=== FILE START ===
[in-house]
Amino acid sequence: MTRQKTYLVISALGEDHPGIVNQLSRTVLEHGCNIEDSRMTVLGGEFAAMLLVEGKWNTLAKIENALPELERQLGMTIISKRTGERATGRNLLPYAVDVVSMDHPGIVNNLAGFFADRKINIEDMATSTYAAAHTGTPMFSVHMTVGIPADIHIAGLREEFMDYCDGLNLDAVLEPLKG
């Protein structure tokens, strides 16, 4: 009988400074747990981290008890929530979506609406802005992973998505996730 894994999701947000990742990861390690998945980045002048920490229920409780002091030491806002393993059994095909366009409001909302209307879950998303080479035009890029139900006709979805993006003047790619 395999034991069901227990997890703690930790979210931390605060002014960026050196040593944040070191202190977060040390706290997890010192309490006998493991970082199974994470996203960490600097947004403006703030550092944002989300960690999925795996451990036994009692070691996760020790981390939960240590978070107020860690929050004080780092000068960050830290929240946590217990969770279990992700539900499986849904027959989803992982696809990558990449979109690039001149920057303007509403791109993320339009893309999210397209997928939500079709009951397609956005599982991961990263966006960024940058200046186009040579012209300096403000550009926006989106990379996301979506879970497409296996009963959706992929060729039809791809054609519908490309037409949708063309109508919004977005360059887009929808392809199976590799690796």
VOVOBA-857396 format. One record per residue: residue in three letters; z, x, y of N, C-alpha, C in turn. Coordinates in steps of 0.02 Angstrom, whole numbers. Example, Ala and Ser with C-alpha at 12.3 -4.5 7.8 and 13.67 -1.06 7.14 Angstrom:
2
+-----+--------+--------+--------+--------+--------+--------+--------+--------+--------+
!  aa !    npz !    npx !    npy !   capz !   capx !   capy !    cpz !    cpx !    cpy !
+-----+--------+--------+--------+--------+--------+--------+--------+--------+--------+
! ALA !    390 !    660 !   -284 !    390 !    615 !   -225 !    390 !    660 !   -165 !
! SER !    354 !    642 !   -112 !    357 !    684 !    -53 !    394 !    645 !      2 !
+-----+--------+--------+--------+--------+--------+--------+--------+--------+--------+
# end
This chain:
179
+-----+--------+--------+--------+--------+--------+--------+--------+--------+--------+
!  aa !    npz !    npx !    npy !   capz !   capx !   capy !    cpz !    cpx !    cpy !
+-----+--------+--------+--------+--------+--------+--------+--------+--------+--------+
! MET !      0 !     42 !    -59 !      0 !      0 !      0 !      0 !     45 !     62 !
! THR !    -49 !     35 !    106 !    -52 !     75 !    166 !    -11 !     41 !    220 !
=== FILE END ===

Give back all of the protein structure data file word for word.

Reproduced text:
[in-house]
Amino acid sequence: MTRQKTYLVISALGEDHPGIVNQLSRTVLEHGCNIEDSRMTVLGGEFAAMLLVEGKWNTLAKIENALPELERQLGMTIISKRTGERATGRNLLPYAVDVVSMDHPGIVNNLAGFFADRKINIEDMATSTYAAAHTGTPMFSVHMTVGIPADIHIAGLREEFMDYCDGLNLDAVLEPLKG
């Protein structure tokens, strides 16, 4: 009988400074747990981290008890929530979506609406802005992973998505996730 894994999701947000990742990861390690998945980045002048920490229920409780002091030491806002393993059994095909366009409001909302209307879950998303080479035009890029139900006709979805993006003047790619 395999034991069901227990997890703690930790979210931390605060002014960026050196040593944040070191202190977060040390706290997890010192309490006998493991970082199974994470996203960490600097947004403006703030550092944002989300960690999925795996451990036994009692070691996760020790981390939960240590978070107020860690929050004080780092000068960050830290929240946590217990969770279990992700539900499986849904027959989803992982696809990558990449979109690039001149920057303007509403791109993320339009893309999210397209997928939500079709009951397609956005599982991961990263966006960024940058200046186009040579012209300096403000550009926006989106990379996301979506879970497409296996009963959706992929060729039809791809054609519908490309037409949708063309109508919004977005360059887009929808392809199976590799690796």
VOVOBA-857396 format. One record per residue: residue in three letters; z, x, y of N, C-alpha, C in turn. Coordinates in steps of 0.02 Angstrom, whole numbers. Example, Ala and Ser with C-alpha at 12.3 -4.5 7.8 and 13.67 -1.06 7.14 Angstrom:
2
+-----+--------+--------+--------+--------+--------+--------+--------+--------+--------+
!  aa !    npz !    npx !    npy !   capz !   capx !   capy !    cpz !    cpx !    cpy !
+-----+--------+--------+--------+--------+--------+--------+--------+--------+--------+
! ALA !    390 !    660 !   -284 !    390 !    615 !   -225 !    390 !    660 !   -165 !
! SER !    354 !    642 !   -112 !    357 !    684 !    -53 !    394 !    645 !      2 !
+-----+--------+--------+--------+--------+--------+--------+--------+--------+--------+
# end
This chain:
179
+-----+--------+--------+--------+--------+--------+--------+--------+--------+--------+
!  aa !    npz !    npx !    npy !   capz !   capx !   capy !    cpz !    cpx !    cpy !
+-----+--------+--------+--------+--------+--------+--------+--------+--------+--------+
! MET !      0 !     42 !    -59 !      0 !      0 !      0 !      0 !     45 !     62 !
! THR !    -49 !     35 !    106 !    -52 !     75 !    166 !    -11 !     41 !    220 !